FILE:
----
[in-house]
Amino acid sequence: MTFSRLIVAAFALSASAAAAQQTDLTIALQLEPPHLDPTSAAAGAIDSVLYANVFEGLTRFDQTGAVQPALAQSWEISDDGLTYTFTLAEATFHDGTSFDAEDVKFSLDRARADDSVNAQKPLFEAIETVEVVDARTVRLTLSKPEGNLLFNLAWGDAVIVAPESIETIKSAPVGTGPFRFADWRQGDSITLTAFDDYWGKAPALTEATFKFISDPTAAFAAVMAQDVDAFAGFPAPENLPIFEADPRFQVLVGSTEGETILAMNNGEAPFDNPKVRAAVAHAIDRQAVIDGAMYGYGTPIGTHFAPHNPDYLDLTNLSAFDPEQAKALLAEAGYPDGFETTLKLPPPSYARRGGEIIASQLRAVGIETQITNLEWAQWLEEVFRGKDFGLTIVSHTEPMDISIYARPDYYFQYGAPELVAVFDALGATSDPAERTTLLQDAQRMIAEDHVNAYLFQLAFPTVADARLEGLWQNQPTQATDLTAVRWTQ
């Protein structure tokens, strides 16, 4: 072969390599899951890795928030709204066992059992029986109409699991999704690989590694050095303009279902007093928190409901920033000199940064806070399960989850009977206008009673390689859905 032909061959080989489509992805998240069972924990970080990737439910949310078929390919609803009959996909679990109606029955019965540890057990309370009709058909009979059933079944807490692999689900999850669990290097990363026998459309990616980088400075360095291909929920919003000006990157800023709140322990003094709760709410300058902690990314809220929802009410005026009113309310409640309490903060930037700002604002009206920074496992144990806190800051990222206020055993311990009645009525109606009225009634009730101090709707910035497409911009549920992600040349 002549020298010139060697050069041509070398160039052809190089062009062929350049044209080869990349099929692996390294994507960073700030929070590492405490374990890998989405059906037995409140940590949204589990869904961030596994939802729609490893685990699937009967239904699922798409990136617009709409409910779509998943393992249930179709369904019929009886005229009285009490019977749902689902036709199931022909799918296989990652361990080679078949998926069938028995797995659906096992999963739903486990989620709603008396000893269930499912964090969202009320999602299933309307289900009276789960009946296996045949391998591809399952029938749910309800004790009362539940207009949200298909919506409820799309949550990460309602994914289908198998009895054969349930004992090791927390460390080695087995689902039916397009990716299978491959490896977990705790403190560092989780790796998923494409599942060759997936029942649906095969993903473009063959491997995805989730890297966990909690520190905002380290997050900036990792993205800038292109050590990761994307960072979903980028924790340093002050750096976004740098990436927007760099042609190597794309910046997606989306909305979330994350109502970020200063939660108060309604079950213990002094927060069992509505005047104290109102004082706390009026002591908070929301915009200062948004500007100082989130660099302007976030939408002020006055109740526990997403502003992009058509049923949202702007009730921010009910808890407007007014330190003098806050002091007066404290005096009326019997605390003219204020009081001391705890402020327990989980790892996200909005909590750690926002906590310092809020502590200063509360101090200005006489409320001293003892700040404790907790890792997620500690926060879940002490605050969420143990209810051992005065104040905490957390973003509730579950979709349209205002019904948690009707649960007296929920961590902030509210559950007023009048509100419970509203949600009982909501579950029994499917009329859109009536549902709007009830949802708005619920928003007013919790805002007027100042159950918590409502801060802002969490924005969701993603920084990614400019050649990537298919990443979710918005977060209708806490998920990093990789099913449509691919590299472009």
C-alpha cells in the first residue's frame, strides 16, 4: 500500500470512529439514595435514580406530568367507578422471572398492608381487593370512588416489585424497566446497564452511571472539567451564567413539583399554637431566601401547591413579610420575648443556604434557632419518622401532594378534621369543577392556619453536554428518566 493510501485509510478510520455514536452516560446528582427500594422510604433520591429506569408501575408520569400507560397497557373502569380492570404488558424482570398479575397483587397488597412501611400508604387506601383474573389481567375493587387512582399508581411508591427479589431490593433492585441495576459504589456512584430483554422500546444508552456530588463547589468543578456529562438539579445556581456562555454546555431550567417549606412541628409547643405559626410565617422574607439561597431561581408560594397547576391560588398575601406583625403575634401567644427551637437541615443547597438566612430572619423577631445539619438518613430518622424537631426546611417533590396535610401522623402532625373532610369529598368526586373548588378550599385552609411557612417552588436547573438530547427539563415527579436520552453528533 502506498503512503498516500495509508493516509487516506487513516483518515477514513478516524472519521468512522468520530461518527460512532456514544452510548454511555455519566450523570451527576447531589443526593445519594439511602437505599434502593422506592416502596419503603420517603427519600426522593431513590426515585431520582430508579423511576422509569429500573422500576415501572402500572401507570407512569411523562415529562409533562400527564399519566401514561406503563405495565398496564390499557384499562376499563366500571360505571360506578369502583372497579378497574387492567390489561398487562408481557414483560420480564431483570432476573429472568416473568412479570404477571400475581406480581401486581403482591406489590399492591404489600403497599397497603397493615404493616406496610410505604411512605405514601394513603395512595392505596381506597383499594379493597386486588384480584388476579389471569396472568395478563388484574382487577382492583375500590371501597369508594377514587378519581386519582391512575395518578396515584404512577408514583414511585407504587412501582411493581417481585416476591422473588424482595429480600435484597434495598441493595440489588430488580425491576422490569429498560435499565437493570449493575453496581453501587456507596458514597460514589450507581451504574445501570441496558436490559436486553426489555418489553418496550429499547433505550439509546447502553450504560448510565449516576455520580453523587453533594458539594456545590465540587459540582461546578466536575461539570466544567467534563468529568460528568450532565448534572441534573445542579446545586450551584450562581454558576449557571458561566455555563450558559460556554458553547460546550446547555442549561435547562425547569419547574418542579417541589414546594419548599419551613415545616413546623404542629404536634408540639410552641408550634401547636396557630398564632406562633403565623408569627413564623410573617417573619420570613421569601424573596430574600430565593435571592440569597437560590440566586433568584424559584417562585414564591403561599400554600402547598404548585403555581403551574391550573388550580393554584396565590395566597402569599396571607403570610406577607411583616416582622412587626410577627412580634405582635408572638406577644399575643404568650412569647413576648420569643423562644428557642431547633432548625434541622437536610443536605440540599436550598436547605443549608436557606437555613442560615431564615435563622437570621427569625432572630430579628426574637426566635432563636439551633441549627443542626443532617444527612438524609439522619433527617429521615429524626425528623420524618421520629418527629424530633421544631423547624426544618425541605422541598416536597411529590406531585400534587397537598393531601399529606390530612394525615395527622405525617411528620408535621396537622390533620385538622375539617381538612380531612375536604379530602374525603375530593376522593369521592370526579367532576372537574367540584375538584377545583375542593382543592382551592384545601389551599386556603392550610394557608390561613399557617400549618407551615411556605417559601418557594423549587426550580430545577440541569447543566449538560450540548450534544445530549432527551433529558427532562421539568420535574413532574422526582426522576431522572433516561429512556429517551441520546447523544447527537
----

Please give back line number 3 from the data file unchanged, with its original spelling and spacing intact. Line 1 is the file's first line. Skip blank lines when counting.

């Protein structure tokens, strides 16, 4: 072969390599899951890795928030709204066992059992029986109409699991999704690989590694050095303009279902007093928190409901920033000199940064806070399960989850009977206008009673390689859905 032909061959080989489509992805998240069972924990970080990737439910949310078929390919609803009959996909679990109606029955019965540890057990309370009709058909009979059933079944807490692999689900999850669990290097990363026998459309990616980088400075360095291909929920919003000006990157800023709140322990003094709760709410300058902690990314809220929802009410005026009113309310409640309490903060930037700002604002009206920074496992144990806190800051990222206020055993311990009645009525109606009225009634009730101090709707910035497409911009549920992600040349 002549020298010139060697050069041509070398160039052809190089062009062929350049044209080869990349099929692996390294994507960073700030929070590492405490374990890998989405059906037995409140940590949204589990869904961030596994939802729609490893685990699937009967239904699922798409990136617009709409409910779509998943393992249930179709369904019929009886005229009285009490019977749902689902036709199931022909799918296989990652361990080679078949998926069938028995797995659906096992999963739903486990989620709603008396000893269930499912964090969202009320999602299933309307289900009276789960009946296996045949391998591809399952029938749910309800004790009362539940207009949200298909919506409820799309949550990460309602994914289908198998009895054969349930004992090791927390460390080695087995689902039916397009990716299978491959490896977990705790403190560092989780790796998923494409599942060759997936029942649906095969993903473009063959491997995805989730890297966990909690520190905002380290997050900036990792993205800038292109050590990761994307960072979903980028924790340093002050750096976004740098990436927007760099042609190597794309910046997606989306909305979330994350109502970020200063939660108060309604079950213990002094927060069992509505005047104290109102004082706390009026002591908070929301915009200062948004500007100082989130660099302007976030939408002020006055109740526990997403502003992009058509049923949202702007009730921010009910808890407007007014330190003098806050002091007066404290005096009326019997605390003219204020009081001391705890402020327990989980790892996200909005909590750690926002906590310092809020502590200063509360101090200005006489409320001293003892700040404790907790890792997620500690926060879940002490605050969420143990209810051992005065104040905490957390973003509730579950979709349209205002019904948690009707649960007296929920961590902030509210559950007023009048509100419970509203949600009982909501579950029994499917009329859109009536549902709007009830949802708005619920928003007013919790805002007027100042159950918590409502801060802002969490924005969701993603920084990614400019050649990537298919990443979710918005977060209708806490998920990093990789099913449509691919590299472009």